|Royal says France wants 'to help Lebanon prosper'
|Visiting French Presidential candidate Segolene Royal said Thursday that she was confident France would have a major role to play "in alleviating growing tensions on the Lebanese scene.
" Visiting the country at the invitation of the family of slain Industry Minister Pierre Gemayel, Royal paid condolences to former President Amin Gemayel Friday afternoon at his Sin al-Fil residence. The Socialist Party nominee later met with Parliament Speaker Nabih Berri, Premier Fouad Siniora and other political leaders.
After meeting with Gemayel, Royal said the situation in Lebanon was "quite intricate."
"However, I am counting on the lively spirits of the Lebanese to triumph over the current problems," she said.
Royal said that France was keen on lending a helping hand to Lebanon, "which has always been a democracy pioneer, and a factor of stability in the region." She said it was the responsibility of both Lebanese and French politicians to allow children to live "in a peaceful country," and that France "would try its best to help Lebanon prosper."
Gemayel said he was confident that France would always stand by Lebanon, "like it did in 2005 when it helped the country regain its independence and sovereignty."
Royal was officially named the Socialist presidential candidate after an internal party primary in France last week.
Polls show her neck-and-neck with the conservatives' likely candidate, popular Interior Minister Nicolas Sarkozy.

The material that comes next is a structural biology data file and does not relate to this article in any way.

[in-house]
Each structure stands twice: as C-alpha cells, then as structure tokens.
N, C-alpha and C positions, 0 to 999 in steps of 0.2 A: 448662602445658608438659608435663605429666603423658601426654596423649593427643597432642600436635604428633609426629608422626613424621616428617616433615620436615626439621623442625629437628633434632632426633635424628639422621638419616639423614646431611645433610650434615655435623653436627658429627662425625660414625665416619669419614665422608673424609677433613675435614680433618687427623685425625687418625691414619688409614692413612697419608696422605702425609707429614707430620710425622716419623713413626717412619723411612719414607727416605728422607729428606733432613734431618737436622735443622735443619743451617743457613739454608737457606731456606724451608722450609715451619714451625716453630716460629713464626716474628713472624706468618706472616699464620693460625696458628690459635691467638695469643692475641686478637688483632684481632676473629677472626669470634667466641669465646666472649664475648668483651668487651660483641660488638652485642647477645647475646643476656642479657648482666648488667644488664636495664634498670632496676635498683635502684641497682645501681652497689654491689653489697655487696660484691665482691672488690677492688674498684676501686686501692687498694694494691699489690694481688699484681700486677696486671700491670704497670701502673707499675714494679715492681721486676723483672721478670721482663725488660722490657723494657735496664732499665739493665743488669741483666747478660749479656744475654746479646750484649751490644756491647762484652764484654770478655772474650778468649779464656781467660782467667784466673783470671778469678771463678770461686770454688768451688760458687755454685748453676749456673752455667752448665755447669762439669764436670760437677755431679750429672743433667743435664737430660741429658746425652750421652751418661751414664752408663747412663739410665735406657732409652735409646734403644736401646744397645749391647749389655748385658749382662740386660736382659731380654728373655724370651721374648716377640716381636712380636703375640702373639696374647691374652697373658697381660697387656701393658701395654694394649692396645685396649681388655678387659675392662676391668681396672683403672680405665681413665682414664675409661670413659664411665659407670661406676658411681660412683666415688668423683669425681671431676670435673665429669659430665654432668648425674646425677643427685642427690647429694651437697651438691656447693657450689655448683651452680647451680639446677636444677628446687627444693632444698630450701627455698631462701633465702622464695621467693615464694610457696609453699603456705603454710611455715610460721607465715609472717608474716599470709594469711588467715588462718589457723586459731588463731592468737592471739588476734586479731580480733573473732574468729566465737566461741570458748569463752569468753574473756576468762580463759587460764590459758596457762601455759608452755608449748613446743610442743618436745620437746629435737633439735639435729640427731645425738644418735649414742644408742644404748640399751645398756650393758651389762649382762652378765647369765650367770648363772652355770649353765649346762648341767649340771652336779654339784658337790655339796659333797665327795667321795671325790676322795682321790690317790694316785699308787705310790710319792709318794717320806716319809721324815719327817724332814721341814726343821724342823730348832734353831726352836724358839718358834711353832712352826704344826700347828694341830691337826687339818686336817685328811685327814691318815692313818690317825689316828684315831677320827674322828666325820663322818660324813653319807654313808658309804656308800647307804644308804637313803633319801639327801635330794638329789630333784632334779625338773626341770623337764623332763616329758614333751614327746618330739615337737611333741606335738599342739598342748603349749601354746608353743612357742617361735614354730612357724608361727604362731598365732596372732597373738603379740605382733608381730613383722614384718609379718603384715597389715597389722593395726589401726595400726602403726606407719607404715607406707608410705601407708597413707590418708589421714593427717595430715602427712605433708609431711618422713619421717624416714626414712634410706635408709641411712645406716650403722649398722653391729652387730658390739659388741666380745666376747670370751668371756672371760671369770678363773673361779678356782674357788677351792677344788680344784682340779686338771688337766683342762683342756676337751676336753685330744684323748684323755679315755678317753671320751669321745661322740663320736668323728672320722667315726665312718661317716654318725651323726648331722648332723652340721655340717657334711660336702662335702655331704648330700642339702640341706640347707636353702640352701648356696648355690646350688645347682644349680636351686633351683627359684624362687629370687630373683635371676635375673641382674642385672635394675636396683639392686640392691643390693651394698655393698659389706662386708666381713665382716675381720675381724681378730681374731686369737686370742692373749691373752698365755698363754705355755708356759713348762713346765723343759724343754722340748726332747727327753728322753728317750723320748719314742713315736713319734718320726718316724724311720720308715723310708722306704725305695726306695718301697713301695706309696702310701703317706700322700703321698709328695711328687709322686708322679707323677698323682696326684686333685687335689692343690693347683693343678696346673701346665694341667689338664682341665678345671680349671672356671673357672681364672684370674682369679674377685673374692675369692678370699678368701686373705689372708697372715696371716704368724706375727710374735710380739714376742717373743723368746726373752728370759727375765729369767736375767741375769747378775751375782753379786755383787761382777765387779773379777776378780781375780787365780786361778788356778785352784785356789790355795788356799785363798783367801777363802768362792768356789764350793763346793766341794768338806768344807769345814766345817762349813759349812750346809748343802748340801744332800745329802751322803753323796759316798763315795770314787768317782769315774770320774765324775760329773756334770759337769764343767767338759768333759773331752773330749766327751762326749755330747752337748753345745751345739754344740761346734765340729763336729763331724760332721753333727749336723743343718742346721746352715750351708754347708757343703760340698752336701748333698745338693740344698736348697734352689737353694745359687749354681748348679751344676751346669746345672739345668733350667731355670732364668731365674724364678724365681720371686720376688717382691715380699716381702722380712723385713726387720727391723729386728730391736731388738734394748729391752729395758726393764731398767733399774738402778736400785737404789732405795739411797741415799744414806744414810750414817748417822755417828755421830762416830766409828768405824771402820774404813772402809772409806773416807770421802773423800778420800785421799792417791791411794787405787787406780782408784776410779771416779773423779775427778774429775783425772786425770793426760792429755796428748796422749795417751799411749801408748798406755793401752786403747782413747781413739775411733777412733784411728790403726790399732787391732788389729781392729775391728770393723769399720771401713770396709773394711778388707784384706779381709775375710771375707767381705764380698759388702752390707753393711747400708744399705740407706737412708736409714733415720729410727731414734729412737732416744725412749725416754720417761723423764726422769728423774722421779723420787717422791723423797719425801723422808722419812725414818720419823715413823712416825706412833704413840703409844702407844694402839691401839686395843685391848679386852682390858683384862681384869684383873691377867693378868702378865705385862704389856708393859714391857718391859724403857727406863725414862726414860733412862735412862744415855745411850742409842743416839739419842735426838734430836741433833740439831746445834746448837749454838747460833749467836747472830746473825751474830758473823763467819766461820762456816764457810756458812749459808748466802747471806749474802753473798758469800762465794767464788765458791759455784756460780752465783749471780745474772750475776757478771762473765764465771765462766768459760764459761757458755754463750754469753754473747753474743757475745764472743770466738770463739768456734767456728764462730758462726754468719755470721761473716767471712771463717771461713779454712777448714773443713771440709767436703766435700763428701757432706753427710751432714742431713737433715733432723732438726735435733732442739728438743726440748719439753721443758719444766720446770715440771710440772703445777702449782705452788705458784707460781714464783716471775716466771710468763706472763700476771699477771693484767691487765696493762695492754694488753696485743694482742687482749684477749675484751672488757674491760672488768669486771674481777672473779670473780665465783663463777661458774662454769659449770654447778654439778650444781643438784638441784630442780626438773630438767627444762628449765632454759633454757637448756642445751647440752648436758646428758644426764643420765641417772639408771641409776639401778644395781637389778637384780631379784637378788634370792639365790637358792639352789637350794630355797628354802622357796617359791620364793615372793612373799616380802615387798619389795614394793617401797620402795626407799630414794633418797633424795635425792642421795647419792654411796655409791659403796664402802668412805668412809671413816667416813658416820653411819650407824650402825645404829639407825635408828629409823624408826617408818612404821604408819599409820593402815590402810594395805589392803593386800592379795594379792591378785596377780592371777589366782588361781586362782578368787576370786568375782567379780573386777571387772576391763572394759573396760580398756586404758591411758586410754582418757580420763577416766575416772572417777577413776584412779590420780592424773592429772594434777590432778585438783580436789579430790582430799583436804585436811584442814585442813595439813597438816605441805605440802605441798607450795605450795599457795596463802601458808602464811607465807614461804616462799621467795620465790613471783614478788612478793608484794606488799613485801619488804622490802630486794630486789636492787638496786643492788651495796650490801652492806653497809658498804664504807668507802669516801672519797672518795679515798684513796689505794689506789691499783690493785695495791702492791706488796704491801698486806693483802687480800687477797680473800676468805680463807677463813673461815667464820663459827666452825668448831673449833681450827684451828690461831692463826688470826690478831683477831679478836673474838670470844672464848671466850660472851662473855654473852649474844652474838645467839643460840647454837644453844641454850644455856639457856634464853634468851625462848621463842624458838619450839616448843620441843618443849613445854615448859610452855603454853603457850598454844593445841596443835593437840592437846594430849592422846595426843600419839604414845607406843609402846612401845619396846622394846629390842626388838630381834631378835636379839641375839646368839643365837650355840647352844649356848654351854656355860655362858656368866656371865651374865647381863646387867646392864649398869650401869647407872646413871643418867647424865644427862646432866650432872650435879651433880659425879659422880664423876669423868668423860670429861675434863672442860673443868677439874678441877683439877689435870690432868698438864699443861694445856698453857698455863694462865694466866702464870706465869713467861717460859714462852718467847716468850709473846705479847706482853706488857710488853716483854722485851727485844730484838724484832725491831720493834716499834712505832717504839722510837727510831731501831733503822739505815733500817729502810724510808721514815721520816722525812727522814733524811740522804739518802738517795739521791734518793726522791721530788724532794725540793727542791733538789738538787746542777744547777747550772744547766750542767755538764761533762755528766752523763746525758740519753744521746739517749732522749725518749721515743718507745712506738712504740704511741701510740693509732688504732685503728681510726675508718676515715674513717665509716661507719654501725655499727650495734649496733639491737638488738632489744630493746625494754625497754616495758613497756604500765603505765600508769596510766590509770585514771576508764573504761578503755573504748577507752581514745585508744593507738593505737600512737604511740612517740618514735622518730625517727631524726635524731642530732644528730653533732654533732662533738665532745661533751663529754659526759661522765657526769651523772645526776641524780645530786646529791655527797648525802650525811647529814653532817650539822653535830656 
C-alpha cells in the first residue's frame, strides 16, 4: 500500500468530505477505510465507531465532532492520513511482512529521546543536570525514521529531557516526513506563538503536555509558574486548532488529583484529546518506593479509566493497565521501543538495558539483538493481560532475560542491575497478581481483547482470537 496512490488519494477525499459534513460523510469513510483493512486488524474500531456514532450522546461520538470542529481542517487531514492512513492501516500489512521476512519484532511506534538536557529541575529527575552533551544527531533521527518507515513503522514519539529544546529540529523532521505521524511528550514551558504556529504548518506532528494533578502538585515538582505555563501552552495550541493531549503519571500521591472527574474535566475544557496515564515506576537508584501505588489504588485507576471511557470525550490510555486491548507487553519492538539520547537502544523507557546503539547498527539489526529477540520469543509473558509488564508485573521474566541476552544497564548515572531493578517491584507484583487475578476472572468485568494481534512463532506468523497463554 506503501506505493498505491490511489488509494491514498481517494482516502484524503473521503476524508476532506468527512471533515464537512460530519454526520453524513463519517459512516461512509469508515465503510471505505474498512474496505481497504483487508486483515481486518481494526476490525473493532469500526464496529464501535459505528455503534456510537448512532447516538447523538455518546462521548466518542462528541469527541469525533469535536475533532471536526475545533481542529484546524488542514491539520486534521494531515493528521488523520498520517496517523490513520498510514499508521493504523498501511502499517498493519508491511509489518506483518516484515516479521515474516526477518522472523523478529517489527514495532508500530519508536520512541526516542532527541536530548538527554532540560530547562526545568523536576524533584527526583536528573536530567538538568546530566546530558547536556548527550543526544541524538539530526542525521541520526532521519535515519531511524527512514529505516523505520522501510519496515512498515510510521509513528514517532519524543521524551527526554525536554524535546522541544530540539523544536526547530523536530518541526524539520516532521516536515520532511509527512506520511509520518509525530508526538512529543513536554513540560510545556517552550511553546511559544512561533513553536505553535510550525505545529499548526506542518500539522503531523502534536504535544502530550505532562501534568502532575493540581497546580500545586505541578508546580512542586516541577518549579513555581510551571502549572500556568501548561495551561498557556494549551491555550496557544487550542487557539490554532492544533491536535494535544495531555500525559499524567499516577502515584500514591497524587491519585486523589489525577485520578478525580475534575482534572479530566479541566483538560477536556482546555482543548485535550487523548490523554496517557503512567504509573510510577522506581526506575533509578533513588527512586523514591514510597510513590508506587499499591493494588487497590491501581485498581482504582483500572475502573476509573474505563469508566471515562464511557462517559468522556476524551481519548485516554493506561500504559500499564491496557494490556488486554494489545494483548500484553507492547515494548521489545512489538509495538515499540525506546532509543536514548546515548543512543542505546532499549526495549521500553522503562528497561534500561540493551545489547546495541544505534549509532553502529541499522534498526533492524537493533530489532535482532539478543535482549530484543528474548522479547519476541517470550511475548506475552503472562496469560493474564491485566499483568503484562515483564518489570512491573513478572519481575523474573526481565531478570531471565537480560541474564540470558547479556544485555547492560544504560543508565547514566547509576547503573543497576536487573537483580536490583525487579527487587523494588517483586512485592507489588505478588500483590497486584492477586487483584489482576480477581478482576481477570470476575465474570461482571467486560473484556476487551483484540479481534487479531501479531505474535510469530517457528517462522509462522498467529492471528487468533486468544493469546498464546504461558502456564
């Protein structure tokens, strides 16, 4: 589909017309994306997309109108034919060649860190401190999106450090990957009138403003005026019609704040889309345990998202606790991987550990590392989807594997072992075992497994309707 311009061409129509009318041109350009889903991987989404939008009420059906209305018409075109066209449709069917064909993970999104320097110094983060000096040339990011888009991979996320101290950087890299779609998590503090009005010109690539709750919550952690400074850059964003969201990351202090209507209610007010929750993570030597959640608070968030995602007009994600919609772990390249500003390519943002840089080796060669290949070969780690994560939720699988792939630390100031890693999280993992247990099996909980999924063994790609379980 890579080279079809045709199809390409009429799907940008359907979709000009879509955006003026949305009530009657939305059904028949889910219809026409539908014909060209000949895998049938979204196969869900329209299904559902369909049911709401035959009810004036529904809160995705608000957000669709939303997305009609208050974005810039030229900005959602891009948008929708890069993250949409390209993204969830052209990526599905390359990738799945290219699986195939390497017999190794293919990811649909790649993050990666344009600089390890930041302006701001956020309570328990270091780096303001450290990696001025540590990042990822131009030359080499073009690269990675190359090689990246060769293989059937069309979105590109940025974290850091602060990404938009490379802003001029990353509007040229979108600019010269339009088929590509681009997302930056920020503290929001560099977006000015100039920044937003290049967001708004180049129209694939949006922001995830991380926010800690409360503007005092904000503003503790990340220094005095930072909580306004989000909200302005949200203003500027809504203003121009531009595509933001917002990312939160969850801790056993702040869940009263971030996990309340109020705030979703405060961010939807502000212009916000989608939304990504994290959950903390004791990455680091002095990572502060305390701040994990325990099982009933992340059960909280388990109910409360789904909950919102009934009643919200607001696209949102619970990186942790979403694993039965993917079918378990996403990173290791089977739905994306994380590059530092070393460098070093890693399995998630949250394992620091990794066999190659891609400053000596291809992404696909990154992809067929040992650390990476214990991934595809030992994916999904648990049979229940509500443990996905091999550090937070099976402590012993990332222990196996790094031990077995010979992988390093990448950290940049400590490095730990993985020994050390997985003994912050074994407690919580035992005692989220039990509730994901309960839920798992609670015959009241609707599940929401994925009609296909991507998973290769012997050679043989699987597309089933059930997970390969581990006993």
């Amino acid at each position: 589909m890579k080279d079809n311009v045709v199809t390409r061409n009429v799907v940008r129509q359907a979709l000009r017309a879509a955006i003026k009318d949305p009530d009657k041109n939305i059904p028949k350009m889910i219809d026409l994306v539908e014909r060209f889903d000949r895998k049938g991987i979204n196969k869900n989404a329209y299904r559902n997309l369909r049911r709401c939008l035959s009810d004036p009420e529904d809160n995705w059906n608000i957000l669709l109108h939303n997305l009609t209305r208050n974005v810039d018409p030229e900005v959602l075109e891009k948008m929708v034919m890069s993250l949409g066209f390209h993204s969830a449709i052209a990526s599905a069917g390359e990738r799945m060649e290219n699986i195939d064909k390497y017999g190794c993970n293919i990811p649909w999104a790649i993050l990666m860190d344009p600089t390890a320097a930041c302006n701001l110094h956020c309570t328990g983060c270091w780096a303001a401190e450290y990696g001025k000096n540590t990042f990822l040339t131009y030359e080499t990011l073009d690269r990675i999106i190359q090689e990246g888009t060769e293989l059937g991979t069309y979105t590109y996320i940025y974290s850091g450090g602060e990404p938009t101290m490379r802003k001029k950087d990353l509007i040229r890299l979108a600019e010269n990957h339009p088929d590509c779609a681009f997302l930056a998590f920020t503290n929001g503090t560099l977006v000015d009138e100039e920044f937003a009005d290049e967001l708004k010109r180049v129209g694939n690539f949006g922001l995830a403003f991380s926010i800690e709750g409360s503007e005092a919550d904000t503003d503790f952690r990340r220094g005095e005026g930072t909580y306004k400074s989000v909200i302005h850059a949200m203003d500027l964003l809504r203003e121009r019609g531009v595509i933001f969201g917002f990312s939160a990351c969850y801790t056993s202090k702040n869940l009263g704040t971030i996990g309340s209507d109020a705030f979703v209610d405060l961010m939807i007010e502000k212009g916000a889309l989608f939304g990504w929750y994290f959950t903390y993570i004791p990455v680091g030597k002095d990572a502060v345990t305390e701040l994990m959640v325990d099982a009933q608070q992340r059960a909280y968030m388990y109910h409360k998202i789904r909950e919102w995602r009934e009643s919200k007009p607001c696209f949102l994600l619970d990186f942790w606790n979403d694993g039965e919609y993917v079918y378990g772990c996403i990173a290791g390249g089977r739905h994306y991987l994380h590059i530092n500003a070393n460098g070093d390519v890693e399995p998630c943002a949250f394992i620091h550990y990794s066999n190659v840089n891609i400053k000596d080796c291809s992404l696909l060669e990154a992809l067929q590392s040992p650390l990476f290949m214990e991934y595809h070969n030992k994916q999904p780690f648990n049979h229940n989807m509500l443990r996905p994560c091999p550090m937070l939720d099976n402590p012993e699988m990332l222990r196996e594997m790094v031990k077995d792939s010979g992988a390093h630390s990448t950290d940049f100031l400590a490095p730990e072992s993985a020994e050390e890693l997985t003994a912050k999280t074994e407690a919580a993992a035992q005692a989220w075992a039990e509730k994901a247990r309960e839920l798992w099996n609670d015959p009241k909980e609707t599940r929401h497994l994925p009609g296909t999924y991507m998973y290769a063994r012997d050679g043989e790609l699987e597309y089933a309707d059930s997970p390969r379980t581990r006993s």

Royal was greeted at Beirut's airport Thursday afternoon by a delegation including Progressive Socialist Party leader MP Walid Jumblatt, ministers Marwan Hamadeh and Ghazi Aridi and French Ambassador Bernard Emie.
She declined to comment in detail on the political situation in Lebanon, which she described as "delicate," but Royal said dialogue was needed "to solve all pending issues."
Jumblatt said Royal's visit came as part of France's "unremitting support of Lebanon's democracy and prosperity."
Responding to reports that Royal was urged to leave Beirut because of mounting political tensions, spokesman Jean-Louis Bianco said she wanted "to stay at the Lebanese people's side."
Royal is expected to visit South Lebanon to meet members of the French contingent operating as part of UNIFIL. Royal said she hoped to be "able to head to the South and express our support and gratitude to the soldiers there."
The Daily Star